Welcome to the first post for the WW1 Contribution Commonwealth blog. 2014 marks the centenary of WW1, and other pages of our website can give you some insight into the history of WW1 and the Commonwealth contribution in general. This blog hopes to tie together the activities the project undertakes as part of this. In addition, we hope to share interesting examples of Commonwealth soldiers and people who contributed to the war effort. We hope to launch an online podcast archive of oral history and contributions from academics and experts on WW1, especially the Commonwealth Contribution. If you are interested in contributing to this part of the project please contact Inara
January and the start of February saw The Curzon Institute speaking to over 2000 school pupils and members of general public about the Commonwealth Contribution to WW1. Highlights from specific lectures will be covered in subsequent blog posts, but just to give you an idea of the reception the project has received so far. The audiences have varied from Year 9 -11 pupils, to interfaith groups and more general public seminars. The students who we have spoken to have often been covering WW1 in history or citizenship classes, so our lectures have sought to reinforce the knowledge they have already gained and introduce them to an aspect of WW1 that is often not taught, or falls by the wayside. The students have been keen to learn more about the content of the lectures in our question and answers sessions, with pupils from Graveny School and The Clarendon Academy specifically asking about the treacherous and long journeys that Commonwealth soldiers faced form their home countries to the various battlefronts. Whether the war would have occurred without the assassination of Arch Duke Franz Ferdinand was another popular area of exploration. Pupils and the public both expressed concern for the social implications of WW1, for example the racism and mental health issues that faced soldiers noth during and after the war.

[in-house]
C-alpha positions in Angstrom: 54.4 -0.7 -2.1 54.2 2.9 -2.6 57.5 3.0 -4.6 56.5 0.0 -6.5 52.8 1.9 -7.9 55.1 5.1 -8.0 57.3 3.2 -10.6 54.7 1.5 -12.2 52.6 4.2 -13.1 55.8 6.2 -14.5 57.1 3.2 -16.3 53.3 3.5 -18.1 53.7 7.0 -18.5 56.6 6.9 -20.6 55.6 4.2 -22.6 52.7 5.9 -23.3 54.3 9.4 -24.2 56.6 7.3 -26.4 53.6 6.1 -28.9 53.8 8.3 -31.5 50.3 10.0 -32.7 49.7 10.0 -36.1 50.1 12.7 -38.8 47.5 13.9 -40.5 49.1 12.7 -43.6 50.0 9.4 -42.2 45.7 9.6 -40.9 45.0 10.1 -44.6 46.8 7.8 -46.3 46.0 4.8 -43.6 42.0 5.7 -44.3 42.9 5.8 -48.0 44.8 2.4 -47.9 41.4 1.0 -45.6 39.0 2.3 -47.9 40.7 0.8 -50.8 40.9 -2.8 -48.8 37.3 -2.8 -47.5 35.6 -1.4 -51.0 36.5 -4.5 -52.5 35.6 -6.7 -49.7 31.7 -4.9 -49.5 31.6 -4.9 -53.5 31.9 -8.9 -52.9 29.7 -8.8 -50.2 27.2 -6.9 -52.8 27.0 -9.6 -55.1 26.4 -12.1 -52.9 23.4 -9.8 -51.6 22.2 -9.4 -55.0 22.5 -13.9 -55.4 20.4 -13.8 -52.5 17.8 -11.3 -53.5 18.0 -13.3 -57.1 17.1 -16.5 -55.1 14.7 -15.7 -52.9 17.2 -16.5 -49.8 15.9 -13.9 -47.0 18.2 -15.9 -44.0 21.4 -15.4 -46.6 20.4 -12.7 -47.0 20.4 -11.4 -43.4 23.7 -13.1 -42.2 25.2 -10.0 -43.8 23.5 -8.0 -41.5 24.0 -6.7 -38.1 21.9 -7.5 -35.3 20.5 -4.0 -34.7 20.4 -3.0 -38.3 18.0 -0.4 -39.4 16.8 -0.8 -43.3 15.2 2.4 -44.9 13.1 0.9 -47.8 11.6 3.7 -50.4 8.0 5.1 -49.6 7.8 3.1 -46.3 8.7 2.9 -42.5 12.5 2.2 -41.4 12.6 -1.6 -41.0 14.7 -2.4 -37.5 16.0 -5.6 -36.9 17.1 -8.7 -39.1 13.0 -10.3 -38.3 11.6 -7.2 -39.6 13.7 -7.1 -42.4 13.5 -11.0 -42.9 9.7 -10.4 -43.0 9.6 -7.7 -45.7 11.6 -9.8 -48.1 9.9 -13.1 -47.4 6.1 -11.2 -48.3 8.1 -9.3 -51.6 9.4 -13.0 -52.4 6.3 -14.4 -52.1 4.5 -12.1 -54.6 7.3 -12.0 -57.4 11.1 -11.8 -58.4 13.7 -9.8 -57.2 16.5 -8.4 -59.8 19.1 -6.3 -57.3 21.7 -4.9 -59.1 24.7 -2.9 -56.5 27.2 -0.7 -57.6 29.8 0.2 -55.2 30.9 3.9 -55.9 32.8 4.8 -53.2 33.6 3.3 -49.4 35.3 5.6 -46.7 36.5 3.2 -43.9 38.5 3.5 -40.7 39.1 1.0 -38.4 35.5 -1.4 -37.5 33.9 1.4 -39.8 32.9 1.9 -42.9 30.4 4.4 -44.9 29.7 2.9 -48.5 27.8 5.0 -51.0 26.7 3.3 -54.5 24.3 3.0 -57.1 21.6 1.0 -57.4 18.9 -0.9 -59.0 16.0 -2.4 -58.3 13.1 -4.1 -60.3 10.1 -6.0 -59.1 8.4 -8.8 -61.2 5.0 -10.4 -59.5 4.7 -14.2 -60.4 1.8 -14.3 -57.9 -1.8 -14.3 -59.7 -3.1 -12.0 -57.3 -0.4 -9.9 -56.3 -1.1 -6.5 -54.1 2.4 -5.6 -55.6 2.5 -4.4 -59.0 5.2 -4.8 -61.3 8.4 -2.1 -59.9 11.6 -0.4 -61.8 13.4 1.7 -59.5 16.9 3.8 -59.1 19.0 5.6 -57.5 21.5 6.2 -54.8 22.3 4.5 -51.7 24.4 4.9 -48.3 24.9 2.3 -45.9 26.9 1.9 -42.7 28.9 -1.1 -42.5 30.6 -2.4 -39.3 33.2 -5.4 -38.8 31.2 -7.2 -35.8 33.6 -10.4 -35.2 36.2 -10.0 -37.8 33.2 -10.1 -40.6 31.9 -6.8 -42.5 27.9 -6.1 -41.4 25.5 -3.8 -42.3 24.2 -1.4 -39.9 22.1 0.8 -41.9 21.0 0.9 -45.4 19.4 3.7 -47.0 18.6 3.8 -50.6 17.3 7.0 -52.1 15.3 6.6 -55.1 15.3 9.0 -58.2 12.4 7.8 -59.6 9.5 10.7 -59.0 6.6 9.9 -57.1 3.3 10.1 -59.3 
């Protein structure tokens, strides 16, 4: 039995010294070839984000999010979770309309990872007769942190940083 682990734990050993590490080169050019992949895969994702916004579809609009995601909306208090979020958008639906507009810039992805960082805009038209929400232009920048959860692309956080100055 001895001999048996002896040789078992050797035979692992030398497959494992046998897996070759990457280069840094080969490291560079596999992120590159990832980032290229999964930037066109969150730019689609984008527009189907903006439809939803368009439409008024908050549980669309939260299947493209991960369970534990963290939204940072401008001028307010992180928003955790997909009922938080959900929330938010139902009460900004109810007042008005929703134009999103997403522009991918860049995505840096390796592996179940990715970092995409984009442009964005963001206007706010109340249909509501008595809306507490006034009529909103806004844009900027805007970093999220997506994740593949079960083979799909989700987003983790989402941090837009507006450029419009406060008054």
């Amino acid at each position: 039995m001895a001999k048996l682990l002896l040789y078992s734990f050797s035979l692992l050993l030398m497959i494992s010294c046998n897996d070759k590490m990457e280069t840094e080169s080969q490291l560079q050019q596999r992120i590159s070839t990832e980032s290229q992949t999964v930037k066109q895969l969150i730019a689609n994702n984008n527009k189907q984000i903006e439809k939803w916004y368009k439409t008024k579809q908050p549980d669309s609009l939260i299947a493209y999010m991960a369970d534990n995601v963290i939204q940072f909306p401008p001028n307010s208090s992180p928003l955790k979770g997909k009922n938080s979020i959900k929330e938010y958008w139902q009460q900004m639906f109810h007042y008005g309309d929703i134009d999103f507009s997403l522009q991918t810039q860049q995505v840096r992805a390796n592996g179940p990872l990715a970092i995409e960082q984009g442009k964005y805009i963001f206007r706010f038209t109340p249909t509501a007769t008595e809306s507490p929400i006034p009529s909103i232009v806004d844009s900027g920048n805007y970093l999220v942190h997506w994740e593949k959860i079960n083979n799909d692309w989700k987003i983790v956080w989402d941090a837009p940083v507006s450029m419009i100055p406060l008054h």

The launch of the WW1 Commonwealth Contribution project was held at the Royal United Services Institute in London. We were honoured and privileged to have support from Baroness Sayeeda Warsi, a longstanding champion of the links between the United Kingdom and the Commonwealth, and pupils from The Harris Academy and Bishop Challoner School.
Baroness Warsi’s opening remarks captured the spirit of the project, with she herself acknowledging that she was unaware of the scale of the Commonwealth contribution to the WW1, and in this respect it has become a part of our past which has been overlooked and “a chapter torn from the book of our history”. This is a poignant reminder of why it is so important to remember the Commonwealth contribution to WW1, especially as we no longer have any living survivors of the war. Baroness Warsi highlighted that it is through a shared history combined of multi-ethnic and multi-faith stories that we can begin to understand out place in the world today, and we hope that this project can help individuals in that quest.
See Baroness Warsi’s opening remarks here:
Afzal Amin, an advisor to the Curzon Institute, echoed Baroness Warsi’s sentiments, emphasising that this project fits into a bigger objective, to strengthen the relationship between the government and communities through a shared history. Mr. Amin noted that it is through realising that we have a shared past that we can begin to heal tensions in our communities.
Hugo Clarke, the Director of the WW1 Commonwealth Contribution project gave an insight into the content of the lectures, with a specific focus on the stories of individuals. He hopes that the series of lectures will not only help people to understand a forgotten part of history, but also help to foster the investigative side in all of us.